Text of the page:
Last Friday I had the pleasure of touring three working farms in Bolivar Missouri, thanks to the Missouri Farm Bureau, who reached out to the Missouri Women Bloggers to set up a blogger tour. I have had several opportunities to learn about agriculture in Arkansas, but this was my first chance to get behind the scenes here in MO.
As I listened to three farmers talk about their farms at a row crop farm, then a dairy, and finally a beef farm, a common theme jumped out at me that I had never really thought about before: Farmers are a lot like mothers. They are raising food and sending it out into the world much like mothers raise their children. Different farmers have specific skill sets and varying personalities, but they all share a common end goal that they are passionate about. Some of them work together while others go it alone. They make choices based on what is best for their farm and their family, and while those choices might be different from the next farm over, they are choices that the farmer believes in. Farmers are proud of their work, proud of the product of their work, and happy to show it off. Sounds familiar, right?
Let me introduce you to the farms and farmers that we met on our tour.
Our first stop was Trent Drake’s farm, where he grows soybeans and corn. Trent is unique in that he is primarily a row crop farmer and that he uses irrigation, which is not as common in Southwest Missouri. Did you know that those big metal spans are run by a computer that can dictate how fast the irrigation arm moves based on how much water the crop below it needs? It will also water certain areas less/more based on how rocky the ground is.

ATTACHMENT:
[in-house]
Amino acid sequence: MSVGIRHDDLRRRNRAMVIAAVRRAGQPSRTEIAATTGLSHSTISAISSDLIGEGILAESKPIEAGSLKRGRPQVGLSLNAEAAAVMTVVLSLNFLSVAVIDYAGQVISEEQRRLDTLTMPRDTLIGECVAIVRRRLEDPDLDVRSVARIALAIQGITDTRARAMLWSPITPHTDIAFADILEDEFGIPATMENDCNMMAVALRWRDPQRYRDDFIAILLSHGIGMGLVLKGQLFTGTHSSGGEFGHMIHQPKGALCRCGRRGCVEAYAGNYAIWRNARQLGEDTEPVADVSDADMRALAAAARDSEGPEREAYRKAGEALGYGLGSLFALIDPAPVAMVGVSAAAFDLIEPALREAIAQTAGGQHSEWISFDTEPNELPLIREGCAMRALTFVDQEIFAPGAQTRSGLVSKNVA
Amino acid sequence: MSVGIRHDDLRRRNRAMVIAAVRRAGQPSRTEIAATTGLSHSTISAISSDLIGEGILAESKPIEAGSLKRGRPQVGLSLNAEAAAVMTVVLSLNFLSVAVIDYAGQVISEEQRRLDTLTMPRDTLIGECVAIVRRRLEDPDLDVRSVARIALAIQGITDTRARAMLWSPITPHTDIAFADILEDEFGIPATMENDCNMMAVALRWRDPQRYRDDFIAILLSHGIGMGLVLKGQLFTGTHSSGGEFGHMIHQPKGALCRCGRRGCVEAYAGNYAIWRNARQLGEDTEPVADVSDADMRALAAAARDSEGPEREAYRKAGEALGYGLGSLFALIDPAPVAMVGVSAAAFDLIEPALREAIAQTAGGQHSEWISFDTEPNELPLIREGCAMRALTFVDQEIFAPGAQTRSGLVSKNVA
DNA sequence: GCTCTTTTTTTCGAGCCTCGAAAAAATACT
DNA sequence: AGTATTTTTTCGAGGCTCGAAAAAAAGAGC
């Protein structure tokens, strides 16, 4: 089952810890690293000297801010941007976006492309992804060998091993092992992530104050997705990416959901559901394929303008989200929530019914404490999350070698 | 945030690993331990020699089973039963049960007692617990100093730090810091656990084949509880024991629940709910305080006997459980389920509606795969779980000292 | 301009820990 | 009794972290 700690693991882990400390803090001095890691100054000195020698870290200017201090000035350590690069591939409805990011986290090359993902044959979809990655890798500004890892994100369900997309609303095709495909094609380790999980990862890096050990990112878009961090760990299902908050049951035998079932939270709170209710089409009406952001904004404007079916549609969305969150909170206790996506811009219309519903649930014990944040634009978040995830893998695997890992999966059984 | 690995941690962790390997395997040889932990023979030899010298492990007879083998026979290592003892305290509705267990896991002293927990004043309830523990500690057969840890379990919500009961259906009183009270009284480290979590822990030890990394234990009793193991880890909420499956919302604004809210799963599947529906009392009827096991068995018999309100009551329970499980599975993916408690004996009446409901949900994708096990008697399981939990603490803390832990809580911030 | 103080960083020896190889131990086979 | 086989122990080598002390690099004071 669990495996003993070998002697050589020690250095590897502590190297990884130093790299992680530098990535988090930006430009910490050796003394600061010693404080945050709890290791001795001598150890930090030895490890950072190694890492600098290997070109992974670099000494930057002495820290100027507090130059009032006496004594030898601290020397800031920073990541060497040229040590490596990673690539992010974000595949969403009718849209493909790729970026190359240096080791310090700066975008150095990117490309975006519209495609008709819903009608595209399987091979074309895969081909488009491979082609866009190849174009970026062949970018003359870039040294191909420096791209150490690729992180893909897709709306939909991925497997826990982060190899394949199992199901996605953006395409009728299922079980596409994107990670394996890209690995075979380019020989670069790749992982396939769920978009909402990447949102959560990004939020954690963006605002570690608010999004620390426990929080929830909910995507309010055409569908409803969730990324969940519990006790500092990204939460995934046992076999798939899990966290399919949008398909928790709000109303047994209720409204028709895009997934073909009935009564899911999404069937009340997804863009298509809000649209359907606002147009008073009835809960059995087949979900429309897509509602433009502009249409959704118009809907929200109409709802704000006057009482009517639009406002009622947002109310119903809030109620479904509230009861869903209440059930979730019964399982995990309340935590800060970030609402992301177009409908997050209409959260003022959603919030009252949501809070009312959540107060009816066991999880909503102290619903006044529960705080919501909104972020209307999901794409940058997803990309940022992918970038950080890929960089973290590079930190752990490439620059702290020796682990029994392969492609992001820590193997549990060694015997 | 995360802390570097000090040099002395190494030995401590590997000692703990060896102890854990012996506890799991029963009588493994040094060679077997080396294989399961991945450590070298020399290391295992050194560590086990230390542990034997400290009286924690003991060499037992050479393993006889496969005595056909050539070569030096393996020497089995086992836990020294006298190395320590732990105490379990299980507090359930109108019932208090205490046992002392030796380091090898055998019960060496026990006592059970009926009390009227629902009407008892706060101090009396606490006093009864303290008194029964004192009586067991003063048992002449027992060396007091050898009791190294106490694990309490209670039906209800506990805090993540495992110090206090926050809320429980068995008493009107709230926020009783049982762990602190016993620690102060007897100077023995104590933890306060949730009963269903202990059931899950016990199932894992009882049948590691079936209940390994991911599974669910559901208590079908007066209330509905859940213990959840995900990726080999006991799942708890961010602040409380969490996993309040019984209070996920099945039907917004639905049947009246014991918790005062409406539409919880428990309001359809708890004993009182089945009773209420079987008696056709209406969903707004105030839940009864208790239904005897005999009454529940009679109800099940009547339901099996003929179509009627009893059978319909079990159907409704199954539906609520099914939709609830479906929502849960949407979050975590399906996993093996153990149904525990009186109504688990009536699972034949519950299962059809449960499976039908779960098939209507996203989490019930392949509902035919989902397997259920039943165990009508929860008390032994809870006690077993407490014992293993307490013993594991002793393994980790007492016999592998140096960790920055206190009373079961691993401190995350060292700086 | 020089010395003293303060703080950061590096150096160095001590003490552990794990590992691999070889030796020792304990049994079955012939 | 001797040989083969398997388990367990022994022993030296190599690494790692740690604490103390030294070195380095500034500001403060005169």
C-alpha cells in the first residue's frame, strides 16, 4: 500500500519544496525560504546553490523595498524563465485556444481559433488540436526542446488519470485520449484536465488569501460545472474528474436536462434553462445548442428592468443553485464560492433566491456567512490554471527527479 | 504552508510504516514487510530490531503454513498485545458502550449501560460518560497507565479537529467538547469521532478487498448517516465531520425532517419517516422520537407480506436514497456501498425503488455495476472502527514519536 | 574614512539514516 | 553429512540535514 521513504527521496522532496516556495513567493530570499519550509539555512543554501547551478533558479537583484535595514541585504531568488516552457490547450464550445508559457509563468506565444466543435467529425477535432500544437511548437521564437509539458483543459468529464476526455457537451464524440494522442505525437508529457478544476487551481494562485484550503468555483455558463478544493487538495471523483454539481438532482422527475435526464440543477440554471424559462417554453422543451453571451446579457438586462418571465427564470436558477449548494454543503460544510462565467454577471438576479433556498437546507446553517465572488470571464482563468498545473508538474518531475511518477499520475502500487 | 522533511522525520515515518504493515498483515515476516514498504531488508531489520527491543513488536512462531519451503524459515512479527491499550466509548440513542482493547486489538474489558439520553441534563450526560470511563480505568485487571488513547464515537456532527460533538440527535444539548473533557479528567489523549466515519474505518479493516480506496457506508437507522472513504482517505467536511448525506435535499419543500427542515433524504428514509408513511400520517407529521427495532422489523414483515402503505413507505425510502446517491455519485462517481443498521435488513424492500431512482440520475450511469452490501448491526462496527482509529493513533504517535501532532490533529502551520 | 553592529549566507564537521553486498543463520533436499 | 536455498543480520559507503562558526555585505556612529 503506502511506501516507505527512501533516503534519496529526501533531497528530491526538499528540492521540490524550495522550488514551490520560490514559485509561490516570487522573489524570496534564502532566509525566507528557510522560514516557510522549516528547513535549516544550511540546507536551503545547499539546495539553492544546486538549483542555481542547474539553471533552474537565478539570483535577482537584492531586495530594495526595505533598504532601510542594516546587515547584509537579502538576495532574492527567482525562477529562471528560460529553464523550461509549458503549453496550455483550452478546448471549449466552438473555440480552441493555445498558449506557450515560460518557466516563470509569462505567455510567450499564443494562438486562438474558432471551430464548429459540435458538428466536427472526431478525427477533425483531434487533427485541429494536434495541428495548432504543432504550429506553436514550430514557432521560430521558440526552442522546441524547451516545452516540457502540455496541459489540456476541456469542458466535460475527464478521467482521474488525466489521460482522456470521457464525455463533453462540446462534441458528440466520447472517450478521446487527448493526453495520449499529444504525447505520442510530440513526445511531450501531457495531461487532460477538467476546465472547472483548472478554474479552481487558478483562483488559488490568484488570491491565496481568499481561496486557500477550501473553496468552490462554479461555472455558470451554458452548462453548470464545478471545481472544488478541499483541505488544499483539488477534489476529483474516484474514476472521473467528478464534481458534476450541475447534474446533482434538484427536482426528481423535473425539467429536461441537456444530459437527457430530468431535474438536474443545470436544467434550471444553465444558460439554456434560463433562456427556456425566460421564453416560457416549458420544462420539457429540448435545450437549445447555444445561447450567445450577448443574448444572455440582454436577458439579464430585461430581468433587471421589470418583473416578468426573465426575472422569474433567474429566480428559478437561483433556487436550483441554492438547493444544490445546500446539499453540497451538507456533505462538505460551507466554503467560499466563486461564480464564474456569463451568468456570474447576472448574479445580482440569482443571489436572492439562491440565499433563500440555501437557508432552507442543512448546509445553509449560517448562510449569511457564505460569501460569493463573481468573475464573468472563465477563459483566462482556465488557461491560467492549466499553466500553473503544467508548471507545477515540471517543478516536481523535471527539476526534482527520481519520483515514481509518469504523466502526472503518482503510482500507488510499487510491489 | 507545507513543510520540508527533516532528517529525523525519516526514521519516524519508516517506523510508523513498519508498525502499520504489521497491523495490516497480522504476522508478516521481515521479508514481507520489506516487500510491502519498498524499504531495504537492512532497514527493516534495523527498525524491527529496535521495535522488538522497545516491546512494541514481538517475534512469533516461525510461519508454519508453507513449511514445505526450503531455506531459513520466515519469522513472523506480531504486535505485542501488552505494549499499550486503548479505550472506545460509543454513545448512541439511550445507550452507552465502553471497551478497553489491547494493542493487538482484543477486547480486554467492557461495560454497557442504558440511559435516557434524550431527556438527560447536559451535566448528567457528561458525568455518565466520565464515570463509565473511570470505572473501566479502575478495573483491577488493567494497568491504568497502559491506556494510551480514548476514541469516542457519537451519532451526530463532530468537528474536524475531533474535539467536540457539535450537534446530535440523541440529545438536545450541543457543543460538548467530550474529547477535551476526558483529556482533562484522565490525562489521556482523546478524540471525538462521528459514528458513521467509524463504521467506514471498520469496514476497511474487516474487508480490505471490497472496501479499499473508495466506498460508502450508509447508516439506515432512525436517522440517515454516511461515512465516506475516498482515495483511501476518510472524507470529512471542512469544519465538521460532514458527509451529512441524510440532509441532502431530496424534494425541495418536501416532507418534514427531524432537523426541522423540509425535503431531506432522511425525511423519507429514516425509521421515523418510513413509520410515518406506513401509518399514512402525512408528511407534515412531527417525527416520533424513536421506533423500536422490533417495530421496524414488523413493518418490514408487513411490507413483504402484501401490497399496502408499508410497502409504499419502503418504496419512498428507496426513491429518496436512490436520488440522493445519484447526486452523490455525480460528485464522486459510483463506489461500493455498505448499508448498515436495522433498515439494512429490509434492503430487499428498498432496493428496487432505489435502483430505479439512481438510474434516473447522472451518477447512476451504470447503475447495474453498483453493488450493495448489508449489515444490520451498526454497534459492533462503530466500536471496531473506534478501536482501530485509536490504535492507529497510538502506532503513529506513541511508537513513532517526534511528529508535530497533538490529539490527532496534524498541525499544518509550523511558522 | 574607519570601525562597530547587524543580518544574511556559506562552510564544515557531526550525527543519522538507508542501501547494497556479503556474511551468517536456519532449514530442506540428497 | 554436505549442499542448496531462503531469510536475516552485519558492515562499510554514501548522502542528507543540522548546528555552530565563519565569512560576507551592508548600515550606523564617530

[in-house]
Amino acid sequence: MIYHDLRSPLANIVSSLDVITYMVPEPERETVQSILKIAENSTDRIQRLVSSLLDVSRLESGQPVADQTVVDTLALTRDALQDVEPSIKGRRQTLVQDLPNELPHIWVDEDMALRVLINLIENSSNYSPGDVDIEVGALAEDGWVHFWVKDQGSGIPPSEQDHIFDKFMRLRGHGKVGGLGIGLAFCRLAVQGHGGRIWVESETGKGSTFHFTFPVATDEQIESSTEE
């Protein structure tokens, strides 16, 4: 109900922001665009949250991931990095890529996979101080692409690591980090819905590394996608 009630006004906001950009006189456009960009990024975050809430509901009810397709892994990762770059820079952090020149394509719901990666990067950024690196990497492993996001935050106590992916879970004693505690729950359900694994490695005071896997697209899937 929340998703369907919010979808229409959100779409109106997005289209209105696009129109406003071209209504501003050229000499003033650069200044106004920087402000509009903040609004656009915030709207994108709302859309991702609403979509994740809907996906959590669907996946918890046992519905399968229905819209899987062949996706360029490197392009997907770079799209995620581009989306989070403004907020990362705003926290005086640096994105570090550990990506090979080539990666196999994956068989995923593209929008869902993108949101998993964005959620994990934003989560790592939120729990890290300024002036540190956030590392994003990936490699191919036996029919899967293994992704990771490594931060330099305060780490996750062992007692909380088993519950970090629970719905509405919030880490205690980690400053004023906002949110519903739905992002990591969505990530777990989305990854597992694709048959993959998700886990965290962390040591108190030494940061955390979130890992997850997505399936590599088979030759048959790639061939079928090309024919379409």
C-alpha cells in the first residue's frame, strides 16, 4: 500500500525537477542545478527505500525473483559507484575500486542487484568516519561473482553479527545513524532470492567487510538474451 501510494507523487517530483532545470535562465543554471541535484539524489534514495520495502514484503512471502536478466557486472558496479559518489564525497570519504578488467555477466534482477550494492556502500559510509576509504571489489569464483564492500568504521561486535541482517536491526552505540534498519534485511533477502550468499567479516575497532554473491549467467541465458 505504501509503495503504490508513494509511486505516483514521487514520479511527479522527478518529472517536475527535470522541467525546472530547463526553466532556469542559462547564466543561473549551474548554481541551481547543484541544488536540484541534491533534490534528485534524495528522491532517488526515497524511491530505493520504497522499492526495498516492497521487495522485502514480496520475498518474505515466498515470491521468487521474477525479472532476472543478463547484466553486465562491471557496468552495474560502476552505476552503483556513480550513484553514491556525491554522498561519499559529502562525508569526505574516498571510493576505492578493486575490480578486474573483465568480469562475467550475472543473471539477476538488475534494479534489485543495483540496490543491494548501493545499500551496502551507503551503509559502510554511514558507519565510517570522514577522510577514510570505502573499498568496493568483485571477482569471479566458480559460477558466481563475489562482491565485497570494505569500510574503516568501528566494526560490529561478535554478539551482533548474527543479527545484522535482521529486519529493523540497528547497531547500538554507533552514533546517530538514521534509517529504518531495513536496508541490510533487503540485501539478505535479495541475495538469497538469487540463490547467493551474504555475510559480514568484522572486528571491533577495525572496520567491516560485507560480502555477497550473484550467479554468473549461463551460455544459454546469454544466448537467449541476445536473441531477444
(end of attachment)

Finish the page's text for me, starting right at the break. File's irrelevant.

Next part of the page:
Trent also took us around to see his “big tools” – a combine and various tractors with attachments for planting and harvesting. The engineering and technology infused into these tools is amazing to see. When I spend hours at a time working my own small garden, I often wonder how farmers get it all done. Certainly the heavy machinery helps, but 550 acres of crop to manage still seems like an amazing feat.
Trent had the side panel of his combine opened up, and this is what was underneath. He mentioned that he liked this newer combine because it was easier for him to work on himself. Because, like mothers, farmers are multi-functional type folk. In addition to the actual work of farming, Trent also talked about how he spends a lot of time on management – tracking crops, adjusting fertilizer and pesticides, researching new methods, and so on. Apparently there is no “What to Expect When You’re Farming” book.
Our second farm was Samek dairy farm, where farmer John milks about 430 cows a day. He feeds his cows with grain and silage that he grows himself, along with grain from Trent Drake’s farm (our first farm tour stop). John runs the farm with his father, who took it over from his father before him. John’s wife also grew up on a diary farm, so I guess you could say there’s milk in the family’s blood line.